Why Instagram’s Reported Drop In Daily Users Is Probably Not Due To Terms Of Service “Revolt”
Wow, big news! Instragram has lost 25% of its daily users. A “revolt” declares the New York Post, which broke the story. But numbers seem pretty questionable and perhaps have nothing to do with the terms of service change that upset so many earlier this month.
When I saw the news spreading about Instagram’s drop on Techmeme, apparently a 25% drop in a matter of days, my first thought was — how does anyone know this? Who’s got data on how often I or anyone uses my Instagram account, an application that lives on two different platforms (iOS and Android).
Where The Figures Come From
Data reported from the App Store and Google Play encapsulates rankings for apps and in-game purchases. Because iOS and Android data is provided in terms of rankings rather than actual user counts, we cannot calculate DAU/MAU counts for these apps the way we do for Facebook apps.
DAU stands for Daily Active Users, which is what today’s news is all about. The New York Post reported, according to AppData, that:
Instagram, which peaked at 16.4 million active daily users the week it rolled out its policy change, had fallen to 12.4 million as of yesterday, according to the data.
But the FAQ page says that AppData can’t calculate daily active user counts for Instagram. So again, where’s that data coming from?
Estimating Only From Facebook Logins
AppData has a page that provides more details about Instagram activity here. At the top of that page is this note:
This application is integrated into Facebook from one or more platforms outside the Facebook.com canvas. As such, only users who connect to the app using Facebook are included in the active user counts above & below.
In other words, AppData is looking at data it gets from Facebook about who signs into Instagram using Facebook, as best I can tell. If that’s the case, that’s not necessarily counting much of anything in terms of daily active users. Plenty of people likely log into Instagram without using Facebook.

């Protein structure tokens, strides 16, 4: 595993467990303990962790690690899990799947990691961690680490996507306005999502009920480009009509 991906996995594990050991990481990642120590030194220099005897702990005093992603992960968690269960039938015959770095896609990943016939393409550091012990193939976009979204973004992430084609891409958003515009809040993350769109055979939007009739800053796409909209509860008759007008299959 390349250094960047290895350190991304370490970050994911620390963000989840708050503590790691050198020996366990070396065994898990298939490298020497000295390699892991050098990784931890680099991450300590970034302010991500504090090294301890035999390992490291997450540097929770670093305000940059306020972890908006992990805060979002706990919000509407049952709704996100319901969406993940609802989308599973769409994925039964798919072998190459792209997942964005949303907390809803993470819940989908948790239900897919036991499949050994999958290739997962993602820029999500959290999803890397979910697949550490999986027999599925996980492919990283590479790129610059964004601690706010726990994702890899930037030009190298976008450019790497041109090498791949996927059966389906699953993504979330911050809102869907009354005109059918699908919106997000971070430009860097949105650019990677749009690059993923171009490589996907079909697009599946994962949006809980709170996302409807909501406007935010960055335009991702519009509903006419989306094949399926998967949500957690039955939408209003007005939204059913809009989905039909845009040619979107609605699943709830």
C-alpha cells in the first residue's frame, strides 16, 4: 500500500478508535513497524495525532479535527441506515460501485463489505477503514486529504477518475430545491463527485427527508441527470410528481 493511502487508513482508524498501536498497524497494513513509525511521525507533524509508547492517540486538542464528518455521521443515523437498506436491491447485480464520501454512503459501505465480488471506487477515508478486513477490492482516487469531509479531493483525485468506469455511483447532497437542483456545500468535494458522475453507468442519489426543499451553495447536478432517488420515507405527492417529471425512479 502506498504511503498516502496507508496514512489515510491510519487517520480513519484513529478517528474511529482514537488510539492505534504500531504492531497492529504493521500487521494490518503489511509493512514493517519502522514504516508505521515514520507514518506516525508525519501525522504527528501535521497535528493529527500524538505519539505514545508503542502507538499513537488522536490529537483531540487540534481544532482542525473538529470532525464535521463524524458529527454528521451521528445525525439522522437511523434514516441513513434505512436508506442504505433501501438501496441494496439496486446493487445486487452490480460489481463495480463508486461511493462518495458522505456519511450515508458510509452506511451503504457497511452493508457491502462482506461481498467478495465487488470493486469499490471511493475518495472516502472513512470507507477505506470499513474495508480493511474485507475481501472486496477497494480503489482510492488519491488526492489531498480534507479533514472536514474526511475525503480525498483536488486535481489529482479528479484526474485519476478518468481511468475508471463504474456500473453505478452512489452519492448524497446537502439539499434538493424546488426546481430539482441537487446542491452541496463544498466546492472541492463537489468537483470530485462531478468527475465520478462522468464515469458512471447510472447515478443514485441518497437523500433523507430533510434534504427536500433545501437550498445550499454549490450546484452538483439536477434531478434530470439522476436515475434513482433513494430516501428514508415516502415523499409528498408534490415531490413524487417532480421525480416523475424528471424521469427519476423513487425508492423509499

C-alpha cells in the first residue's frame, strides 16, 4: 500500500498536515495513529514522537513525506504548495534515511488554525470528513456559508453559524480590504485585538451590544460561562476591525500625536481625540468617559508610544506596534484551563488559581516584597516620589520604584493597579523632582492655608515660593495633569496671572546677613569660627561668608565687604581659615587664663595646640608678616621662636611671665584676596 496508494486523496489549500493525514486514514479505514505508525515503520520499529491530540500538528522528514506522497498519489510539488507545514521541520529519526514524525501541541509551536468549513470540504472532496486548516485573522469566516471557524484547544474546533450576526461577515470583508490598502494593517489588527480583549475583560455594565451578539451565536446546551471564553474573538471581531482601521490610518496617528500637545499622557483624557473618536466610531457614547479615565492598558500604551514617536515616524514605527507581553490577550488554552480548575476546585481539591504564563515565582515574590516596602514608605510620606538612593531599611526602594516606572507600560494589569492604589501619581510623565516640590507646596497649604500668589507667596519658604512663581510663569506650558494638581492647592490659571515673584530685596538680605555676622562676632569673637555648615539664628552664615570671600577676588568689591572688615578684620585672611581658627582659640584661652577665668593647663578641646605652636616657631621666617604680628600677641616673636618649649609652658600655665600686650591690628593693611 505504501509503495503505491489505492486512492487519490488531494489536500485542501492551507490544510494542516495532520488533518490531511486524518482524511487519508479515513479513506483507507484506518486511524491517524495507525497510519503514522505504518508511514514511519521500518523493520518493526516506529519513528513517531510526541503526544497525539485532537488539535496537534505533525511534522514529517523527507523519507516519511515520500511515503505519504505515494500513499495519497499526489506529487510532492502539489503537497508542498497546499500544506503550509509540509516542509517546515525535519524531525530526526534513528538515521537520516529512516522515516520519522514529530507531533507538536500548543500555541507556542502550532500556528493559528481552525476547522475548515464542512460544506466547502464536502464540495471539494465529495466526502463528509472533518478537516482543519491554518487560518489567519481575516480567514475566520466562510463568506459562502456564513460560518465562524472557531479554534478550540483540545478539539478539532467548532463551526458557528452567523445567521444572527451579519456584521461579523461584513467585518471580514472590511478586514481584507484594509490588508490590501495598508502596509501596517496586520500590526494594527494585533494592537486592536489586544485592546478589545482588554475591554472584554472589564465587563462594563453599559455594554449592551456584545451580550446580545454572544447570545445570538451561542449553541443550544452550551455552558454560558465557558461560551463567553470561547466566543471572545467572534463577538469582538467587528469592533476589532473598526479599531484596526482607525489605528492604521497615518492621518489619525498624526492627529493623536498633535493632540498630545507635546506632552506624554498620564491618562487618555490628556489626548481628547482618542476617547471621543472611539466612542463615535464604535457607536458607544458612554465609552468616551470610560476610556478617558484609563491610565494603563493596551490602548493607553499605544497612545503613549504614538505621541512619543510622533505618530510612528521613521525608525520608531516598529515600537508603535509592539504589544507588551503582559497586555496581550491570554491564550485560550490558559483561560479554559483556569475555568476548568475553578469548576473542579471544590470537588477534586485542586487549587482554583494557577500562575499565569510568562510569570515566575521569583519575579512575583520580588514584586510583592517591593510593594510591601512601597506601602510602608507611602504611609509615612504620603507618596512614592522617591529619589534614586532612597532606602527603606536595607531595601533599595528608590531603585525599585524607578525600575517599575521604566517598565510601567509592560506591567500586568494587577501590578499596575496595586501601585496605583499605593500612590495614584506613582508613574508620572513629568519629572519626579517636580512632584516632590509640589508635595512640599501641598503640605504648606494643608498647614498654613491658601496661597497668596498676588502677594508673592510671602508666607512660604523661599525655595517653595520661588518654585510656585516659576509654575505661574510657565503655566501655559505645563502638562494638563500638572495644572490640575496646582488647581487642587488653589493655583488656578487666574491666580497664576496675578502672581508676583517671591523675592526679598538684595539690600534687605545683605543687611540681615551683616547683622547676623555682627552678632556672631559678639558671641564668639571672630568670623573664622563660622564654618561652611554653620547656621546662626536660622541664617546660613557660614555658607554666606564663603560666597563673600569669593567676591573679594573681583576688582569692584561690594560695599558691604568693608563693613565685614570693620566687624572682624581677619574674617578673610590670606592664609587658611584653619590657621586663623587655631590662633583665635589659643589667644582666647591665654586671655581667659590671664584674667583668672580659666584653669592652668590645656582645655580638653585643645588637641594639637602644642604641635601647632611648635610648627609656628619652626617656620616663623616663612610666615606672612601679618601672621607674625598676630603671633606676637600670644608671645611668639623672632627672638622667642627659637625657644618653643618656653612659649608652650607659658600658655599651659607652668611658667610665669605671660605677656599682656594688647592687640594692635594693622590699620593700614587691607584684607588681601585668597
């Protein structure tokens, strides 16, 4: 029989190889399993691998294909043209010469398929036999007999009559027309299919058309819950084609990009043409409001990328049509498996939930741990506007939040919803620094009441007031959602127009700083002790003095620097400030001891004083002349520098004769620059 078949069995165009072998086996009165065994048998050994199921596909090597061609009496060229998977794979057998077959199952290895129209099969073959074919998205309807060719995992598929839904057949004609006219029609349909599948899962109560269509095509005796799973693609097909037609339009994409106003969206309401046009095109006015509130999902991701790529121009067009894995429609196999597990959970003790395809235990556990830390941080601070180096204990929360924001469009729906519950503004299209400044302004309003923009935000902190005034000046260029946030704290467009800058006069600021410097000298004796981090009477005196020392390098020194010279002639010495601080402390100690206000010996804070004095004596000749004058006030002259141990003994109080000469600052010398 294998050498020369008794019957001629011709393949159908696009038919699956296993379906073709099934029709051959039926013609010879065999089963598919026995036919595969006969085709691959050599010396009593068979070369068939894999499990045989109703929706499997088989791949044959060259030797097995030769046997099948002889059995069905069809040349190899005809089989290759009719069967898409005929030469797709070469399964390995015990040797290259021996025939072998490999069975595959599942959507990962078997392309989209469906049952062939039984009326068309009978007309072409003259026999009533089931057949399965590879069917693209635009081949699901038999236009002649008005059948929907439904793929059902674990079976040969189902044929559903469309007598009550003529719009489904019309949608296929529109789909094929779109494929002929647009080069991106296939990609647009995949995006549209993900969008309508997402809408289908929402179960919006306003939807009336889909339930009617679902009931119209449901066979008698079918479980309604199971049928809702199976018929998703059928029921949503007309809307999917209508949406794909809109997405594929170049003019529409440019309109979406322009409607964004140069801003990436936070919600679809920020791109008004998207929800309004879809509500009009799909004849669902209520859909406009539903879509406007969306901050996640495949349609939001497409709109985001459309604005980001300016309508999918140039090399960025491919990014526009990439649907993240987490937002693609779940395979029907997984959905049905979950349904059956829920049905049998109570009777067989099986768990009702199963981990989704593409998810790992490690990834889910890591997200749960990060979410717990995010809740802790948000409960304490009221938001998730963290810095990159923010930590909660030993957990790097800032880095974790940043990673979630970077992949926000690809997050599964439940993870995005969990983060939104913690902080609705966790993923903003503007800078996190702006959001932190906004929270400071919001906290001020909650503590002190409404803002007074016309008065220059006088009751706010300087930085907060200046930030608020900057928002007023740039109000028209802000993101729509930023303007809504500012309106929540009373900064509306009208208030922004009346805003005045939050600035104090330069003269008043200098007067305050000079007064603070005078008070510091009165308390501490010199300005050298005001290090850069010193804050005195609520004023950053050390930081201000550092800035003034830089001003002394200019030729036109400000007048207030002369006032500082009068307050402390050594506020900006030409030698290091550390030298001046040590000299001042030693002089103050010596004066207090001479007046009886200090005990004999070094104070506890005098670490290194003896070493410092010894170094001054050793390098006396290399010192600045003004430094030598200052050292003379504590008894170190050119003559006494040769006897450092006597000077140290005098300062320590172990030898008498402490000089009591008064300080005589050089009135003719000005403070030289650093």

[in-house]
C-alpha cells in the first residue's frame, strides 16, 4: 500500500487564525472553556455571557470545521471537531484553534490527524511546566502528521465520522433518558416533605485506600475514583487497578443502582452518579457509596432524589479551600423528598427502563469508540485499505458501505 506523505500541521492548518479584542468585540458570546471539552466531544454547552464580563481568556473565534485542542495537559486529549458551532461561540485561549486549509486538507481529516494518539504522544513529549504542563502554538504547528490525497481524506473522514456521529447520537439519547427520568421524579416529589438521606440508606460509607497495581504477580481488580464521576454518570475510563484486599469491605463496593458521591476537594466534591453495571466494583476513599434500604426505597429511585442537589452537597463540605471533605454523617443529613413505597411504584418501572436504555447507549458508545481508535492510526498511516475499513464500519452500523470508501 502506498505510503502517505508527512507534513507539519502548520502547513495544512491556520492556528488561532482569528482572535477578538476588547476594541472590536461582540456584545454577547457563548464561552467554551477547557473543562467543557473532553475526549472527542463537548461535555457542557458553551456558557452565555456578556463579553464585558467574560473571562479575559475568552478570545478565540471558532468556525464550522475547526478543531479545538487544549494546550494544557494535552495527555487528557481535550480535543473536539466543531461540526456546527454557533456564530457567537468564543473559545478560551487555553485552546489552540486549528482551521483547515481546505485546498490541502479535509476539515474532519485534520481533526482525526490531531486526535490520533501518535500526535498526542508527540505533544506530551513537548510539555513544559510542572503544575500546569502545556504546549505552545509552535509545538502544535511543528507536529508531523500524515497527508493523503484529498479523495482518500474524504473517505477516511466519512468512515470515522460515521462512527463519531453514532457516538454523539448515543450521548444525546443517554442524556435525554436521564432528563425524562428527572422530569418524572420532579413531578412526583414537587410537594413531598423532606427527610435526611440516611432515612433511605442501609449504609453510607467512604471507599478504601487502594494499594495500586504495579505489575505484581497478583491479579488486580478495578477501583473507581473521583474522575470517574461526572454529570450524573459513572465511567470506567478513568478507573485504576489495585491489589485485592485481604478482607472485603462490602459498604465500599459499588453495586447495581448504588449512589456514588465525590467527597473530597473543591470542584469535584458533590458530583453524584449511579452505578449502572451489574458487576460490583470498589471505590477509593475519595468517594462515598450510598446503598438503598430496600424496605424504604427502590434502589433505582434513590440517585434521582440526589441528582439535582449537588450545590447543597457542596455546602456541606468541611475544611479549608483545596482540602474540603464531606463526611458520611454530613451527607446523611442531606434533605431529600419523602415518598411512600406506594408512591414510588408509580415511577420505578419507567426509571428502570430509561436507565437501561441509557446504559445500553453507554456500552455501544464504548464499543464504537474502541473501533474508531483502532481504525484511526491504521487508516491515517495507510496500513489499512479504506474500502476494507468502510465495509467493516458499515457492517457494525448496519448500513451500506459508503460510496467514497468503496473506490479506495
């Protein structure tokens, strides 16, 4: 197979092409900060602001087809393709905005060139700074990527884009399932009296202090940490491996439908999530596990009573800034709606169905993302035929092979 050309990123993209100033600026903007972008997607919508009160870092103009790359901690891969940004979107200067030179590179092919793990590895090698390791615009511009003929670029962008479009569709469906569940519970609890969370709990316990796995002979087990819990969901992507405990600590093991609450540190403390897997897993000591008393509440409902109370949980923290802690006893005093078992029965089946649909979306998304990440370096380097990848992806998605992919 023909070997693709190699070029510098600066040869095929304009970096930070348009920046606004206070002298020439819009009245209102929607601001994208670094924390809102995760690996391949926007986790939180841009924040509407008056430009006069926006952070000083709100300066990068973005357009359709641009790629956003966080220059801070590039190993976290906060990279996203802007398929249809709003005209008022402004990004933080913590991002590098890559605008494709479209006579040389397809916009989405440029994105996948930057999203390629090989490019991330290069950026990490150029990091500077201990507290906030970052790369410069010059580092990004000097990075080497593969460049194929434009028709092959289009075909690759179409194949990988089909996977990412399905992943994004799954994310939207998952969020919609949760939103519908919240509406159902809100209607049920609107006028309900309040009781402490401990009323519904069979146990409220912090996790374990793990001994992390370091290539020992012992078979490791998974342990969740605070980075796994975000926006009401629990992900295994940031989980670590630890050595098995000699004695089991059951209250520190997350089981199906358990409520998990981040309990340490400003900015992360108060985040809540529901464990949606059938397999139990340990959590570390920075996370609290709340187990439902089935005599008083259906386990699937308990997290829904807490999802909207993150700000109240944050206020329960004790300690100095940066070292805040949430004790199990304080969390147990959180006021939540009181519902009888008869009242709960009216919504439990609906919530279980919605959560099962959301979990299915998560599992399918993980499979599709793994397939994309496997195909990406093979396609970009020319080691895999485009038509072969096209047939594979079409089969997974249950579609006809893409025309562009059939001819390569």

Why Did The “Revolt” Take So Long?
In addition, look at the traffic chart:
The major drop didn’t happen the day after the new terms were announced on Dec. 17, as you’d expect if there really was a revolt. Of course, the upset about the new terms really came the day after, on December 18. But traffic that day actually actually went up slightly. All those people logging in to pull down their photos? Maybe. But the real drop didn’t happened until Christmas Day and then stayed that way ever since.
What, everyone on Christmas Day suddenly decided, “Instagram, I’m done with that!” If they did, then this other chart from AppData showing that Instagram is the top gaining application would make no sense:
Something else is causing that drop, something that probably has nothing to do with the terms of service. Both TechCrunch and The Next Web note that other apps have seen similar plunges yet had no terms of service change.
Brittany Darwell, from Inside Facebook — which is owned by AppData — also tweeted this to me:
In an email exchange with the Post, an AppData rep noted that the data only represents FB-connected users. Post ignored it.
In other words, it sounds like the Post spotted the drop, AppData may have qualified that with caveats when asked but it got turned into a revolt anyway.
I’m checking with AppData for more clarification, but the company seems pretty good about explaining where it gets data and qualifying what that means on its own site. In this case, those qualifications mean everything.
Postscript: BuzzFeed notes that according to AppData, Flickr has increased slightly, so a sign that Instagram has indeed seen a drop, just one nowhere near as major as 25%:
There’s a much better case for an Instagram exodus, albeit a much smaller one, to be found here: The numbers spiked within a couple days of the backlash, plateaued, and started to settle back down. This is very likely the trail left by disenfranchised Instagrammers.